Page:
Genesee County Clerk John Gleason powered up his work computer last summer and began sifting through his emails. To his shock, he said he found a “nasty, vulgar-laden” email in his sent folder, supposedly authored by him. “At first, I thought it was someone in the office playing a joke on me,” said Gleason, who has presided over every election in the mid-Michigan county of 410,000 residents since he was elected clerk in 2013. County workers tracked the source of the email to a Russian phishing link intended to hook users with the promise of dating or weight loss, Gleason said. A few months ago, a similar incident happened to his computer, which Gleason uses to help direct elections in Michigan’s fifth-largest county. … Computer scientists and elections experts consider the optical scan systems the best because they start with a paper ballot, which make it possible for election officials to double-check results if questions arise. But that doesn’t mean the machines can’t be hacked. Since Americans began using electronic voting machines 15 years ago, computer scientists have repeatedly warned that nearly every type of system is susceptible to manipulation.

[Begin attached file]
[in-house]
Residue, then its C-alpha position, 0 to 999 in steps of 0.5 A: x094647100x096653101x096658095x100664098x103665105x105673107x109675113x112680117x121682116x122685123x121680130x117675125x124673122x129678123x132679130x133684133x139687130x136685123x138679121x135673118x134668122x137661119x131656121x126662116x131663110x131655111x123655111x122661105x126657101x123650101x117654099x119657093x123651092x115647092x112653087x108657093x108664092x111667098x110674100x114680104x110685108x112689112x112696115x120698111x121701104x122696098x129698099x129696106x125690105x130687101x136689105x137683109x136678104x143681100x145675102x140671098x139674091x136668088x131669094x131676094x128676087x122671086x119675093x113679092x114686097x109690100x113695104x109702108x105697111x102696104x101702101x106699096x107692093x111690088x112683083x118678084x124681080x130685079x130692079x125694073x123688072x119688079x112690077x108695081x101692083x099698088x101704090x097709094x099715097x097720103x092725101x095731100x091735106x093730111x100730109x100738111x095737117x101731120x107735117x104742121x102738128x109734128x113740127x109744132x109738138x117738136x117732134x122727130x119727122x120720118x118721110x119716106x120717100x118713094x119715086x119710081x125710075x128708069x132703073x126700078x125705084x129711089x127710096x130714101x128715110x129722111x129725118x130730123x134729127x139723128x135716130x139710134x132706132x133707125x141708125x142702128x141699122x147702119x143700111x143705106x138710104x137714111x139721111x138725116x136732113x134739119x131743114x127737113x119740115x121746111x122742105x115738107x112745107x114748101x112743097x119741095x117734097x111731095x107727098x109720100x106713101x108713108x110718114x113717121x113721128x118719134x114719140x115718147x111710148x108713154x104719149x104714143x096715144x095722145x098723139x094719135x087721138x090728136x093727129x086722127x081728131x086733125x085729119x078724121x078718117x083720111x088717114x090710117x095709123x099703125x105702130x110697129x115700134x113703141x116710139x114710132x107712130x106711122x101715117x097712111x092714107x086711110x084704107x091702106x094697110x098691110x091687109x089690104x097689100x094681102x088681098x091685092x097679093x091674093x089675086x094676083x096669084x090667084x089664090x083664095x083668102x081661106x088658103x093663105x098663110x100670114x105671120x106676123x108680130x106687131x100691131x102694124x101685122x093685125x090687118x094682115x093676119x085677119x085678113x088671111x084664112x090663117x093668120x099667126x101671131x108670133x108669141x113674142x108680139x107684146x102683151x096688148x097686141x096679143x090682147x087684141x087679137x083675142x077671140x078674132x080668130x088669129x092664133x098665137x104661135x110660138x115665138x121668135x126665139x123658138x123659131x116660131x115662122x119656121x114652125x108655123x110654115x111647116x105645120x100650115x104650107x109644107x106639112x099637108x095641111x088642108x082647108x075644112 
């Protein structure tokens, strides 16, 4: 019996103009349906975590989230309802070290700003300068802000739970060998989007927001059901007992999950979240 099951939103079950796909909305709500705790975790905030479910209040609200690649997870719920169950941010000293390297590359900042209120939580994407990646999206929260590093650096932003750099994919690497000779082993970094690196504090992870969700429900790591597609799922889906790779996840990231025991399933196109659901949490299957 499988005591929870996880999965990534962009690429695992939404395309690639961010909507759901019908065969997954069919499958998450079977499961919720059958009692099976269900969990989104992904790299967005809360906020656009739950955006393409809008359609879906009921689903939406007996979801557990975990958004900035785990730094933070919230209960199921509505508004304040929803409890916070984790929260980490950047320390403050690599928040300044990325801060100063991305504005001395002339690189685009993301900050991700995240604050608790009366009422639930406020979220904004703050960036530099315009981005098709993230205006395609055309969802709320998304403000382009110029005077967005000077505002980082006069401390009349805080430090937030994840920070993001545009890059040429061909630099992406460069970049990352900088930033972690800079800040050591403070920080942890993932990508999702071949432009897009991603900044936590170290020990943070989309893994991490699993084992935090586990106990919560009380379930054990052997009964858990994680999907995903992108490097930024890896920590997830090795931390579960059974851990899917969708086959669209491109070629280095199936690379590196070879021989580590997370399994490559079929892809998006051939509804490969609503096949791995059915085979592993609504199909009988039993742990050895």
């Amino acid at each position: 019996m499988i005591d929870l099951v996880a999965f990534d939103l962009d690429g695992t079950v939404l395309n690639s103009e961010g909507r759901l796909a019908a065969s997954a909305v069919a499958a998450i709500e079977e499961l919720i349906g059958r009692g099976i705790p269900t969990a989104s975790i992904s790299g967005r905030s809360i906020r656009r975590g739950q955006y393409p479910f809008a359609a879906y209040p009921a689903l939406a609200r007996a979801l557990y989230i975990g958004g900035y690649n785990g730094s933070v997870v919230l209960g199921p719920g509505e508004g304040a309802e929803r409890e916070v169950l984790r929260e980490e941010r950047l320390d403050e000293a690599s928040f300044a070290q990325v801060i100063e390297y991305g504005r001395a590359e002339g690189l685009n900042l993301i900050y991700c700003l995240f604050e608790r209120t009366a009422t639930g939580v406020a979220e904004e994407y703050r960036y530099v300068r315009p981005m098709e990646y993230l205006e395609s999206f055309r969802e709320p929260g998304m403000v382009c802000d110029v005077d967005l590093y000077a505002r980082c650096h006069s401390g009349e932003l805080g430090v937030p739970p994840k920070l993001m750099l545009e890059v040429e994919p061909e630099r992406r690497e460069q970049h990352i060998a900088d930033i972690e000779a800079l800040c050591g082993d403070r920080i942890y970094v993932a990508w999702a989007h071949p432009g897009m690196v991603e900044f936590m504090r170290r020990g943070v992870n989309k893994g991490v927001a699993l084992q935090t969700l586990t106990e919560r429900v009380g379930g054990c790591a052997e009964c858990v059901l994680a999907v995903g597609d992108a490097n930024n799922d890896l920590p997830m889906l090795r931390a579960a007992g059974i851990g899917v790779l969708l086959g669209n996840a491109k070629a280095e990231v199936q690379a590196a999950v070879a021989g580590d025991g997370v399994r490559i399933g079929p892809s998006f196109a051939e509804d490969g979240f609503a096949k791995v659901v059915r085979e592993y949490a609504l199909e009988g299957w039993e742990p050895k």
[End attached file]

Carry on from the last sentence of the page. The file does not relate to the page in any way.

That’s in part because voting machines use modems to transmit unofficial results, which could “create vulnerabilities,” said Doug Jones, a professor of computer science at the University of Iowa and a voting systems analyst.
“You have to manage the risk the best way you can,” said Marian Schneider, president of Verified Voting, non-partisan elections integrity organization based in San Francisco. “But because you can never get the risk down to zero, you have to be able to recover. That’s why you have the paper ballots.”
If there is a cybersecurity breach during an election, “Michigan can respond, can recover if that happens because they have those paper ballots. Now, the bad news,” Schneider said.